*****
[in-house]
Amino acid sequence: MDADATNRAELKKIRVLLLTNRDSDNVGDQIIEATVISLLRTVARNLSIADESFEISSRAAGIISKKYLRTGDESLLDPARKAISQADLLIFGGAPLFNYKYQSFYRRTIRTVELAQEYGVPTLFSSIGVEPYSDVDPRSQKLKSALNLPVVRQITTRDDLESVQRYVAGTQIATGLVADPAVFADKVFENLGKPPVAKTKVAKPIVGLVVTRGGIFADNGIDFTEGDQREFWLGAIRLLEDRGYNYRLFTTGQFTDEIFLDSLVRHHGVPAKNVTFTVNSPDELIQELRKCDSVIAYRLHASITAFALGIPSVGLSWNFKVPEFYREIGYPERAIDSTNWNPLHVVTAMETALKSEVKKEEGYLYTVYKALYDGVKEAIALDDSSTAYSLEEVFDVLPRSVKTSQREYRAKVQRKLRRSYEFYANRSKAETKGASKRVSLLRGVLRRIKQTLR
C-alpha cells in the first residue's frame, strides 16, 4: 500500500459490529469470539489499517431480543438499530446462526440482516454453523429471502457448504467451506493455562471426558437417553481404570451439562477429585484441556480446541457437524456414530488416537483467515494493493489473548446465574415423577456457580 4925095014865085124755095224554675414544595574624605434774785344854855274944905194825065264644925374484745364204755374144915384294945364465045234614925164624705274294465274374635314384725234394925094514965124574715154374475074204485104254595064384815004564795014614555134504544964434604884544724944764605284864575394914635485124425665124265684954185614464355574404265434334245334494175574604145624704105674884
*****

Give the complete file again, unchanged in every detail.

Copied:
[in-house]
Amino acid sequence: MDADATNRAELKKIRVLLLTNRDSDNVGDQIIEATVISLLRTVARNLSIADESFEISSRAAGIISKKYLRTGDESLLDPARKAISQADLLIFGGAPLFNYKYQSFYRRTIRTVELAQEYGVPTLFSSIGVEPYSDVDPRSQKLKSALNLPVVRQITTRDDLESVQRYVAGTQIATGLVADPAVFADKVFENLGKPPVAKTKVAKPIVGLVVTRGGIFADNGIDFTEGDQREFWLGAIRLLEDRGYNYRLFTTGQFTDEIFLDSLVRHHGVPAKNVTFTVNSPDELIQELRKCDSVIAYRLHASITAFALGIPSVGLSWNFKVPEFYREIGYPERAIDSTNWNPLHVVTAMETALKSEVKKEEGYLYTVYKALYDGVKEAIALDDSSTAYSLEEVFDVLPRSVKTSQREYRAKVQRKLRRSYEFYANRSKAETKGASKRVSLLRGVLRRIKQTLR
C-alpha cells in the first residue's frame, strides 16, 4: 500500500459490529469470539489499517431480543438499530446462526440482516454453523429471502457448504467451506493455562471426558437417553481404570451439562477429585484441556480446541457437524456414530488416537483467515494493493489473548446465574415423577456457580 4925095014865085124755095224554675414544595574624605434774785344854855274944905194825065264644925374484745364204755374144915384294945364465045234614925164624705274294465274374635314384725234394925094514965124574715154374475074204485104254595064384815004564795014614555134504544964434604884544724944764605284864575394914635485124425665124265684954185614464355574404265434334245334494175574604145624704105674884